Goodbye #Netherlands Book Clubs

Screen Shot 2017-05-04 at 12.06.11 PM

My Netherlands Book Clubs read ONE of these. (Image found on

We discussed so many great reads. You brought books to my attention I might have never discovered otherwise. You read books I nominated. You forced me into genres I rarely explore where I discovered wonderful insights and perspectives. Our members were American, Australian, Dutch, British, Polish, Hungarian, Indian, Kazantzaki, German and more. Protestant, Catholic, Jewish, Agnostic and Atheist. Liberal to conservative. And we gathered in delight to discuss what we enjoyed, what failed for us, what made us think. We shared wonderful moments focused on books, and yes, a bit of food as well, and life as we knew it. We went to each others’ homes. We laughed. We encouraged. And so much more. We were always welcome whether we read the whole book or any of it. We looked forward to each gathering and mourned those we could not attend.

Thank you. I will miss you all so very much. I am grateful we gathered around a shared love of reading.



The Books

Being Mortal by Atul Gawande (the best of all of them IMO)
Wild by Carol Strayed
Dead Wake: The Last Crossing of the Lusitania by Erik Larson
Amsterdam: A History of the World’s Most Liberal City by Russell Shorto
The Family Romanov by Candace Fleming
The Year of Wonders by Geraldine Brooks
So You’ve Been Publicly Shamed by Jon Ronson
Five Days At Memorial by Sheri Fink
The Art of Racing in the Rain by Garth Stein
The Slap by Christos Tsiolkas
Red Rising by Pierce Brown
Breaking Night: Homeless to Harvard by Liz Murray
Dark Star Safari: Overland from Cairo to Capetown by Paul Theroux
Becoming Nicole by Amy Ellis Nutt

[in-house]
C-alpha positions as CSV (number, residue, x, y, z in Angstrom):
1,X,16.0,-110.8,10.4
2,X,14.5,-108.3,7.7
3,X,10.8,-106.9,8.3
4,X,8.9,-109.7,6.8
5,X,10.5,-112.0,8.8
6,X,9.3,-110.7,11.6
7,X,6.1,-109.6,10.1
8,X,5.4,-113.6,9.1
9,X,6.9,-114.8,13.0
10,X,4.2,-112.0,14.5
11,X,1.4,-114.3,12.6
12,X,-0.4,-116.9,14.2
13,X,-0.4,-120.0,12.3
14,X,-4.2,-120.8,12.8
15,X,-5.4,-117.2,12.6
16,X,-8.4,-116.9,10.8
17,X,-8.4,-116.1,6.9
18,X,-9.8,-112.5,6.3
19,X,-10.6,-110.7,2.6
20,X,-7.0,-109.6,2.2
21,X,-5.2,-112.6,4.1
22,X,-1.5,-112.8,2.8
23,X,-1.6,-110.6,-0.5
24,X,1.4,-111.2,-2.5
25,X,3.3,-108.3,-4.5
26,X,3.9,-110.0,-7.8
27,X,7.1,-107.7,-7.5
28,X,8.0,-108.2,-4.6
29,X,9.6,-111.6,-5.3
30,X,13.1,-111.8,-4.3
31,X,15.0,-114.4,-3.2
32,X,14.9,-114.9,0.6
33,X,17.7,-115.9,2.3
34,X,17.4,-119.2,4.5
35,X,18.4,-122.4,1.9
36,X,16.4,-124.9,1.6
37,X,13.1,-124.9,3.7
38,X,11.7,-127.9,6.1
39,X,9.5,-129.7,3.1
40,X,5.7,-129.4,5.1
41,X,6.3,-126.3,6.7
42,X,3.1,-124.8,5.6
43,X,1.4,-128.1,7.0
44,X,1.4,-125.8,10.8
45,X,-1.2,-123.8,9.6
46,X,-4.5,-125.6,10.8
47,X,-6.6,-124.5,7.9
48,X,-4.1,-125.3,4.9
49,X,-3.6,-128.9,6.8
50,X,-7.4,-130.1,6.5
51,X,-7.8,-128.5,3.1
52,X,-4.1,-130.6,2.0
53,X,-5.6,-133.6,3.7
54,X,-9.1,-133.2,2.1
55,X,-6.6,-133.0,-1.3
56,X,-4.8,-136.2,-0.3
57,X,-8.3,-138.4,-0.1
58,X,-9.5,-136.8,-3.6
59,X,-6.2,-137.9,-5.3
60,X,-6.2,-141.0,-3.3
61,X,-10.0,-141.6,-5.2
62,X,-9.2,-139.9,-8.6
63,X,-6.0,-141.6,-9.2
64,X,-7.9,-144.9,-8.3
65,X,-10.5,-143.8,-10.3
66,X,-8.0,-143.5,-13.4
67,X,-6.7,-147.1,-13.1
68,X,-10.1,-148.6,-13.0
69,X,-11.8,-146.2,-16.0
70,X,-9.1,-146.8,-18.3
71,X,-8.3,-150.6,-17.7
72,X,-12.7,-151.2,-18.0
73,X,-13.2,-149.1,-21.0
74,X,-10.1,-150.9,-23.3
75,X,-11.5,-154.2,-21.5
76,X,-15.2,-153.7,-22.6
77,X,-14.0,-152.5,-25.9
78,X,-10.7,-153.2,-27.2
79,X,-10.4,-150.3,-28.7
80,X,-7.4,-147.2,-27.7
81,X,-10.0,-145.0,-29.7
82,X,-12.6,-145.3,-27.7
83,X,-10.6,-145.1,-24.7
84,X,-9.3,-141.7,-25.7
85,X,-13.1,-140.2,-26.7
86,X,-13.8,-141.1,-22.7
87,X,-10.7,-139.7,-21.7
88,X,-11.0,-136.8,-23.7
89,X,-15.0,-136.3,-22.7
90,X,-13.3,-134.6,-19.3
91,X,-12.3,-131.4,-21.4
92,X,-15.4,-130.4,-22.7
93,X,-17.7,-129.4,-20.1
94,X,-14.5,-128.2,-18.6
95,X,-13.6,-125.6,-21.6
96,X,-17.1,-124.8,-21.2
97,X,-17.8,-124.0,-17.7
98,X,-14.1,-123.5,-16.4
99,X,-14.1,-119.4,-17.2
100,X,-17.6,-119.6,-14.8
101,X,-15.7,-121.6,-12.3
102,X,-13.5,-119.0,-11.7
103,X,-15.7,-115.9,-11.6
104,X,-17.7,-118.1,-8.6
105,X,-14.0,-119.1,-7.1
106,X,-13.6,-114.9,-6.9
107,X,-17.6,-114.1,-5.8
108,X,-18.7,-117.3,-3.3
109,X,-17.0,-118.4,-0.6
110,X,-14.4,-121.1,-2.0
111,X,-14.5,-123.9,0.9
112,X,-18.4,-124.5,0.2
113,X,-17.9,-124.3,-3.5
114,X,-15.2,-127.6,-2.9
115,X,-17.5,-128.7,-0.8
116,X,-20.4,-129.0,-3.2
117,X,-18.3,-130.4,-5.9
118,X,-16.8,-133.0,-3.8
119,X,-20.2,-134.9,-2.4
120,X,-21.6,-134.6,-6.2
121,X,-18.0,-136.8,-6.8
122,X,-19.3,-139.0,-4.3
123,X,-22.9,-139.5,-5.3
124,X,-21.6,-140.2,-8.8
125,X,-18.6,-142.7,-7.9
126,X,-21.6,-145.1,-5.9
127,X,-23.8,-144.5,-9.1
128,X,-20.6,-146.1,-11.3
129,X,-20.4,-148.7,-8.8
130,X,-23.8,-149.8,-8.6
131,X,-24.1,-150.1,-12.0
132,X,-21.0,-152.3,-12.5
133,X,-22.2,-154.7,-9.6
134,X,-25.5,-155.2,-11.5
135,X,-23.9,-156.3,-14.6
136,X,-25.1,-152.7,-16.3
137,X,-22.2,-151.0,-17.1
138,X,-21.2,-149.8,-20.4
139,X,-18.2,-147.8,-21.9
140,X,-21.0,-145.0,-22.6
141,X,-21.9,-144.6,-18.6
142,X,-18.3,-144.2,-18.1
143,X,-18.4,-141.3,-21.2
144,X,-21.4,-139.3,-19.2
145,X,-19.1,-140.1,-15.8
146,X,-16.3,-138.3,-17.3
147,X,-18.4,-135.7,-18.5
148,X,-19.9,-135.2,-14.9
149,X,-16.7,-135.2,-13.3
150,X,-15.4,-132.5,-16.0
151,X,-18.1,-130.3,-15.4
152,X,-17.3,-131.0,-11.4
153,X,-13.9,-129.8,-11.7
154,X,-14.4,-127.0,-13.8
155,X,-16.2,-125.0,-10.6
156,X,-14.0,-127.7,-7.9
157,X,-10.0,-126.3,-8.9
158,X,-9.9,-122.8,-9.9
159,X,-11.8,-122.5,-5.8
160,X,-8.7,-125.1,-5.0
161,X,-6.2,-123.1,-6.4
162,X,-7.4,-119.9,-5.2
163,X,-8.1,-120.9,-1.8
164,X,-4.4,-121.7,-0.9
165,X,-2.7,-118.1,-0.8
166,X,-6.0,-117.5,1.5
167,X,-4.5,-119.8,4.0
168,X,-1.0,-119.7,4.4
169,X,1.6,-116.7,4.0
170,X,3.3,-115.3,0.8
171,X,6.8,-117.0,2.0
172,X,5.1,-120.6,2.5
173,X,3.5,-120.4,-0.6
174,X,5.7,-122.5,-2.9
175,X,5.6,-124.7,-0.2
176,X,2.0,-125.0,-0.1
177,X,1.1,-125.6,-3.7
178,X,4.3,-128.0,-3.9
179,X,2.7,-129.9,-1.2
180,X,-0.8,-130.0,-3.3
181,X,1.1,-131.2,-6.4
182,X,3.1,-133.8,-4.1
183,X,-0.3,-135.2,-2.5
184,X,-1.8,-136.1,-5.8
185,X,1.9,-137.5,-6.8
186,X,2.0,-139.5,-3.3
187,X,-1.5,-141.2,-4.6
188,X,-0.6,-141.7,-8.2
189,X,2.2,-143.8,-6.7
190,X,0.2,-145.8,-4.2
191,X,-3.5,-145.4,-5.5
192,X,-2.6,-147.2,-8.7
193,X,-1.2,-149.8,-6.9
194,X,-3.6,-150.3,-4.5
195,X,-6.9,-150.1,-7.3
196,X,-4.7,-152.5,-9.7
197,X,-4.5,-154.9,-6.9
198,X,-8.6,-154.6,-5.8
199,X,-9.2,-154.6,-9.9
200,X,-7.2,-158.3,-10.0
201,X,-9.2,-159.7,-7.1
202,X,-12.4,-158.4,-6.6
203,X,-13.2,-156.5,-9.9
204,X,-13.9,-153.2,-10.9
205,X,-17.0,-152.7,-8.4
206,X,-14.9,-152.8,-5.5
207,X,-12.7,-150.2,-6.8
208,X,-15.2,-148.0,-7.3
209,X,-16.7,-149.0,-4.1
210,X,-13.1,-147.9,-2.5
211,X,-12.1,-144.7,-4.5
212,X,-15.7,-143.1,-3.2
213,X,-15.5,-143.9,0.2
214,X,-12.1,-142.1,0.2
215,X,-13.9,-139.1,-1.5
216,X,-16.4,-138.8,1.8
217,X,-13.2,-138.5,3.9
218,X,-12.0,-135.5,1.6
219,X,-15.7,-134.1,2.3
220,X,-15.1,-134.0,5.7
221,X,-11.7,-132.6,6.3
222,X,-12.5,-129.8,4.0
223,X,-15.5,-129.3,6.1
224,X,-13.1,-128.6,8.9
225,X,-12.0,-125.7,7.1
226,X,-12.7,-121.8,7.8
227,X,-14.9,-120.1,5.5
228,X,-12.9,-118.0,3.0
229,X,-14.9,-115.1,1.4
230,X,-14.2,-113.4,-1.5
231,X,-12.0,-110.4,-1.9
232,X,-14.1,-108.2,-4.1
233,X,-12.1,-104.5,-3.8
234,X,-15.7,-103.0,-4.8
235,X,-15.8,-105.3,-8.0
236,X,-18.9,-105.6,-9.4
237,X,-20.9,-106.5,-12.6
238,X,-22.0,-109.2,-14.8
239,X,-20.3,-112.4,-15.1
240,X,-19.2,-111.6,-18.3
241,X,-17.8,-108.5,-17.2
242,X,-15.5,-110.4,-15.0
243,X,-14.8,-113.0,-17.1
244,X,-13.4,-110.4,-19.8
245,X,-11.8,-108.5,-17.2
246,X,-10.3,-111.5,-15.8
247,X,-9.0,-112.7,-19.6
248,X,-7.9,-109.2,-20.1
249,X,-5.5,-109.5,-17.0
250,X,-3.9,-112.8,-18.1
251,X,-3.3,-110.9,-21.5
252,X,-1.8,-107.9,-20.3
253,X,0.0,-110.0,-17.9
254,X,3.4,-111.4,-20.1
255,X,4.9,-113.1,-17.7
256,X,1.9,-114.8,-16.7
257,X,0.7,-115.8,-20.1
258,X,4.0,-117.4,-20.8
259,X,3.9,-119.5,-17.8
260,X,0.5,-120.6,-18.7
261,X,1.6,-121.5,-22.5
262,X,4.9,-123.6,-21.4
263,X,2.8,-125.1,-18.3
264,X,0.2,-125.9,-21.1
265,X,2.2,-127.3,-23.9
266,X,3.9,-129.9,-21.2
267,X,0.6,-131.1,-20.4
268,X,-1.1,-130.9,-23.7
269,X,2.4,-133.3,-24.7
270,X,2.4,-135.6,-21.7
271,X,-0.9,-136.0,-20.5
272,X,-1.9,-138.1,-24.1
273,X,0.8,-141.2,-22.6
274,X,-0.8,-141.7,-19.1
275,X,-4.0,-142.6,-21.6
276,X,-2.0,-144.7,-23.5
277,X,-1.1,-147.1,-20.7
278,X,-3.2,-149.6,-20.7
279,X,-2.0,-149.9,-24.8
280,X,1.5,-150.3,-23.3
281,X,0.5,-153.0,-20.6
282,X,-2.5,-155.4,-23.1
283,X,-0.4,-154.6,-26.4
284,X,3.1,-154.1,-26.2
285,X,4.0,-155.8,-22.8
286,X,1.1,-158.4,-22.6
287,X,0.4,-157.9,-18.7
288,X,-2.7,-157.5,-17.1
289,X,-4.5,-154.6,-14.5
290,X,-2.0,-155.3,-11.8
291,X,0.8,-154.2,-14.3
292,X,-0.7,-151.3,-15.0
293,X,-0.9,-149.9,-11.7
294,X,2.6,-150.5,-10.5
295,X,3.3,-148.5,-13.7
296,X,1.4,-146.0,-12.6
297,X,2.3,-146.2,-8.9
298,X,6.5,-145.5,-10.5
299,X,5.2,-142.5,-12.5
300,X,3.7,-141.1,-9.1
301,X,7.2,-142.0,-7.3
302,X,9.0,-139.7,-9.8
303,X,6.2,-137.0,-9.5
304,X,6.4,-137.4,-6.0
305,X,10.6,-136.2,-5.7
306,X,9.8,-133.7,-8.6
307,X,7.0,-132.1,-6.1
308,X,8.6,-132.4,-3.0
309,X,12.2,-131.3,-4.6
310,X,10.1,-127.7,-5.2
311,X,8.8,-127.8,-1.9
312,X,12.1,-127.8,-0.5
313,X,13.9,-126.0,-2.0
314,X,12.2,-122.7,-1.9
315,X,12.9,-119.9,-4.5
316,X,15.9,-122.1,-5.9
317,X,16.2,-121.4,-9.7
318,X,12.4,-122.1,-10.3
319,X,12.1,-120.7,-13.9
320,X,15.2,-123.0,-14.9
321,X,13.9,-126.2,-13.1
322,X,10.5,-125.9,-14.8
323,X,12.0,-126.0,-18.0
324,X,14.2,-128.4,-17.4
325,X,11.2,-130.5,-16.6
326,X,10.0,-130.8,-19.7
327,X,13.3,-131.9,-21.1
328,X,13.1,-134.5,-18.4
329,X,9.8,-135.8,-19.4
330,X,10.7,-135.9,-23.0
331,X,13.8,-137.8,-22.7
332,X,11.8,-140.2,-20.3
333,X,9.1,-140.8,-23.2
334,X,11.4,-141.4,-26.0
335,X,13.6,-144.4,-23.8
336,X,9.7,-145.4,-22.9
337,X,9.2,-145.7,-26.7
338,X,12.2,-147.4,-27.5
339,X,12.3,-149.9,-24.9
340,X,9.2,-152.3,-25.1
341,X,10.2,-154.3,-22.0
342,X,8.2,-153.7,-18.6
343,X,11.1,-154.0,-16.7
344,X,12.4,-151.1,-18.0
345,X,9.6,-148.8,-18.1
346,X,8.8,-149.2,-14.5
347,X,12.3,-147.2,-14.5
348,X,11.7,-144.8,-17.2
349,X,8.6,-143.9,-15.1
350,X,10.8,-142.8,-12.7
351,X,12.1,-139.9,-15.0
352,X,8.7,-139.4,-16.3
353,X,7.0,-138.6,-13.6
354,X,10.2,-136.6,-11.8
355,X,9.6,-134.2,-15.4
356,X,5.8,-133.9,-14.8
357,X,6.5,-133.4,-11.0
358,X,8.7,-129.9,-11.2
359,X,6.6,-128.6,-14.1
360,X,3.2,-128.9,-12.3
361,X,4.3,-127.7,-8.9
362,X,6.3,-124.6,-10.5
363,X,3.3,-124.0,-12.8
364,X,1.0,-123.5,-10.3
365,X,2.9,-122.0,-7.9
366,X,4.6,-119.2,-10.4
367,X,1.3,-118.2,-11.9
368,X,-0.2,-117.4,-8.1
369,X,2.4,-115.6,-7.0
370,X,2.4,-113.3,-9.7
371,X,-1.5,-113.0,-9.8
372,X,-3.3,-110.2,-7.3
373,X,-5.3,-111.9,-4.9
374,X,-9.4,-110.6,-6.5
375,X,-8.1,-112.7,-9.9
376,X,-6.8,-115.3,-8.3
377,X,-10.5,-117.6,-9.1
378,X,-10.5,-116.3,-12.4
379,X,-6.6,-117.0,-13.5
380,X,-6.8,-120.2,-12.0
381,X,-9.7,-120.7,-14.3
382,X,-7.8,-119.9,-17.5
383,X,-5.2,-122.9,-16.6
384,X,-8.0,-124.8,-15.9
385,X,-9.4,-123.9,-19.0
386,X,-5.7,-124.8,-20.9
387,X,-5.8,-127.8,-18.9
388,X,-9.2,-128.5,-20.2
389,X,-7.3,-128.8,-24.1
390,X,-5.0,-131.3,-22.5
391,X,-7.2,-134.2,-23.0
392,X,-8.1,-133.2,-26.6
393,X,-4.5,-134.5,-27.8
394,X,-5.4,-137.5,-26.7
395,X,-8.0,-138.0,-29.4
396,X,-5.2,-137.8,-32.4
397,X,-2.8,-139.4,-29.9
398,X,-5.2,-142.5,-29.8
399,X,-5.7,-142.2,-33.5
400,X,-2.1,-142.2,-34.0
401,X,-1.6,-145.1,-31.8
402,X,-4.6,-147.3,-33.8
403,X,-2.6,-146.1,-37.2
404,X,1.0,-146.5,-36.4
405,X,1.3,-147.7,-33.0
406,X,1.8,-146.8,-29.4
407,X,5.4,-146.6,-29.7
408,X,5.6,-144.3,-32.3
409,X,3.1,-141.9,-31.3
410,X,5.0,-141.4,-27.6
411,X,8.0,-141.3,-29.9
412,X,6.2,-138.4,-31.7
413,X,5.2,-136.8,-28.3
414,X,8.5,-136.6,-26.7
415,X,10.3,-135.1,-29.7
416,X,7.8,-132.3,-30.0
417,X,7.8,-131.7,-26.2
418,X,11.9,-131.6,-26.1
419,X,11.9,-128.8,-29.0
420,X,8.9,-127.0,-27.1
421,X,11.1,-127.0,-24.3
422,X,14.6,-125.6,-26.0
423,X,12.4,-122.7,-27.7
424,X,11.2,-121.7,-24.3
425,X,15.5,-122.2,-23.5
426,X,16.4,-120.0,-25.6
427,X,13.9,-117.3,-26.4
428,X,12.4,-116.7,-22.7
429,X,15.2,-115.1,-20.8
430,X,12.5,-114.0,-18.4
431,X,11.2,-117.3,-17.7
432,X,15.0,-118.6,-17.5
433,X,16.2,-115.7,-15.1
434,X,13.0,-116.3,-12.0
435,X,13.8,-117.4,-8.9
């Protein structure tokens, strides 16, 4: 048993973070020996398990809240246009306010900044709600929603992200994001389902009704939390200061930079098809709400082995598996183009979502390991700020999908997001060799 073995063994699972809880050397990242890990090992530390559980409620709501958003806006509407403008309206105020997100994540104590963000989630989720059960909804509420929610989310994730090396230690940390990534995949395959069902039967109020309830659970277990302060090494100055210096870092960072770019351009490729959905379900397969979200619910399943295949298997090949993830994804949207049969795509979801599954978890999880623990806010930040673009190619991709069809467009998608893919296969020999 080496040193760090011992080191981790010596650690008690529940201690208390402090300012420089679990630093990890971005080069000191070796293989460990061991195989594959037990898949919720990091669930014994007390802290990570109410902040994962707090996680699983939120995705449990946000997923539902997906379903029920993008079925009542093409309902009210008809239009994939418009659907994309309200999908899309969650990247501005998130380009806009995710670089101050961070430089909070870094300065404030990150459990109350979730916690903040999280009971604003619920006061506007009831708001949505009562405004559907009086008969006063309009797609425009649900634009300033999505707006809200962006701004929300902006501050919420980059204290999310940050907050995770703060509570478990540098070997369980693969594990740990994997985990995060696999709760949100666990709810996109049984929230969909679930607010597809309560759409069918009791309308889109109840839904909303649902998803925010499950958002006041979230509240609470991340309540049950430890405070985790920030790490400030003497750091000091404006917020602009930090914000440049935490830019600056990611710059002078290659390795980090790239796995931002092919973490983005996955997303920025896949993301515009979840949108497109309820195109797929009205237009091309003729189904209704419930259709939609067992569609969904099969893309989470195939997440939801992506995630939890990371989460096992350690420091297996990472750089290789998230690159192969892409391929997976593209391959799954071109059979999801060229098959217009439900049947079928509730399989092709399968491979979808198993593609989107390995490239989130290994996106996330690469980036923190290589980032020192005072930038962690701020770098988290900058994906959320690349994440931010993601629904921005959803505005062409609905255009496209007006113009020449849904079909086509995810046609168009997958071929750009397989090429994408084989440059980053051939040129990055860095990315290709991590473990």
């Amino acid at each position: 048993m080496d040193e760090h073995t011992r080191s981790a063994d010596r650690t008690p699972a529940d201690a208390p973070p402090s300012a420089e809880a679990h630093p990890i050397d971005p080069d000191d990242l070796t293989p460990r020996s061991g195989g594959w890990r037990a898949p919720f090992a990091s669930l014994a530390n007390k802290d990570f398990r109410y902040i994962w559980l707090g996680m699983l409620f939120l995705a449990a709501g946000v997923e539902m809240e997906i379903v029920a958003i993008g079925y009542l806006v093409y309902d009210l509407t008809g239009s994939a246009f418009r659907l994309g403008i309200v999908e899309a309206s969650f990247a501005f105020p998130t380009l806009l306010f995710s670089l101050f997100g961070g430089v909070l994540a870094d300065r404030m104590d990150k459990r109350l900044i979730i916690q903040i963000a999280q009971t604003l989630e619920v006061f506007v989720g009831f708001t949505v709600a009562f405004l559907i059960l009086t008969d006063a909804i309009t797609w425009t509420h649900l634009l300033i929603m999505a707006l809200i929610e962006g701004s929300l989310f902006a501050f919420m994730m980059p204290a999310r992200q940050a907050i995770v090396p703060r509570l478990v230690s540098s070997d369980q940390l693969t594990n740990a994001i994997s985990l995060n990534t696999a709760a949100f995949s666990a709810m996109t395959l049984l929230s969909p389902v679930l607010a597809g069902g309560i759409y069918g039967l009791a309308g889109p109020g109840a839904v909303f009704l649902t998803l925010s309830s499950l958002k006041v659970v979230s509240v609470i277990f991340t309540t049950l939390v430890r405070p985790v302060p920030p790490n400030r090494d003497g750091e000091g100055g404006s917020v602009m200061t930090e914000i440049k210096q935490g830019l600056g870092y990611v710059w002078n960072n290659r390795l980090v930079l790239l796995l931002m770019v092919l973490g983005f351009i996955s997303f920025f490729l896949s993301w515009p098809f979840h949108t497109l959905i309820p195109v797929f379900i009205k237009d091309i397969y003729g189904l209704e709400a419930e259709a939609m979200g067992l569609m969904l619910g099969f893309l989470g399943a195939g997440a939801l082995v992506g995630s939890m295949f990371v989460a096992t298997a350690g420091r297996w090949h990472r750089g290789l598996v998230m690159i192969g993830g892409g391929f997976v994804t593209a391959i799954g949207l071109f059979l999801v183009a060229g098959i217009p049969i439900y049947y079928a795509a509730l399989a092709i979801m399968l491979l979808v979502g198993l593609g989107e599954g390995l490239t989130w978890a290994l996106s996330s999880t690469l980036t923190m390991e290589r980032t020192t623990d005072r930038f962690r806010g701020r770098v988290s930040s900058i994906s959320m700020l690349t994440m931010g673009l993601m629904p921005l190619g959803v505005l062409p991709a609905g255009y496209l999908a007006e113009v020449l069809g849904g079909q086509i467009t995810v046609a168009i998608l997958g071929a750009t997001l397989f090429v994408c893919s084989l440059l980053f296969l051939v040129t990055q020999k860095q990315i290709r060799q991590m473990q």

Big Little Lies by Liane Moriaty
The Expatriates by Janice Y.K. Lee
Mrs. Poe by Lynn Cullen
The Secret River by Kate Grenville
Shakespeare by Bill Bryson
The Pearl That Broke Its Shell by Nadia Hashimi
The Circle by Dave Eggers
The House on Sugar Beach by Helene Cooper
Survive Little Buddy: Iron Curtain Memoirs by Irene Kucholick
The Twins by Tessa Loo
The Alchemist by Paulo Coelho
A Replacement Life by Boris Fishman
The Nest by Cynthia d’Aprix Sweeny
End of Life Book Club by Will Schwalbe
A Prayer for Own Meany by John Irving
The Last Man in the Tower by Aravind Adiga
I Feel Bad About My Neck by Nora Ephron
Perla by Carolina De Robertis
A Man Called Ove by Frederik Bachman
Princess: A True Story of Life Behind the Veil by Jean Sasson
The Time Traveler’s Wife by Audrey Niffenegger
The Unlikely Pilgrimage of Harold Fry by Rachel Joyce
Nine Parts of Desire: The Hidden World of Islamic Women by Geraldine Brooks
The Girl On the Train by Paula Hawkins
Bolter: Idina Sackville–the Woman Who Scandalized 1920s Society by Frances Osborne
Saree by Su Dharmapala
Days of Awe: A Novel by Lauren Fox
The Russian Debutante’s Daughter by Gary Shteyngart


Leave a comment

Posted by on June 7, 2017 in Living in Holland


#Retirement Goes #Sideways

Screen Shot 2017-05-30 at 7.51.39 AM

Before the computer blue screen there was this TV screen.

The military lifestyle, although not without sacrifice, is not without benefits. My husband’s career took us to far away places to live: Germany, Italy, Belgium, The Netherlands, Arizona, Maryland, and North Carolina. He was on mission, and the adventure we had together brought excitement, travel, new food, and best of all new friends literally from all over.

The plan for retirement was to continue similar work as a civilian. My vision had us living in new places with new people. I wanted to take advantage of globetrotting travel opportunities close to wherever we would live next, and after that, and after that.

“Your will, not mine,” is the prayer of the devout. It’s Jesus’ words as he prepared to die for you and me. Dire circumstances for a profound goal. The interruption in Jesus’ life was his death. My interruption is going back to Kentucky. Not very earth shattering, and yet I’ve been struggling to let go of my will in exchange for God’s will.

Do you struggle with that as well? Our vision was set, and now God is leading us into His vision. Our plans have to be scrapped, but we know God’s plan is still going strong. Maybe like me you really thought He was on board with your plan, but now comes the interruption, the derailment, a completely different turn of events.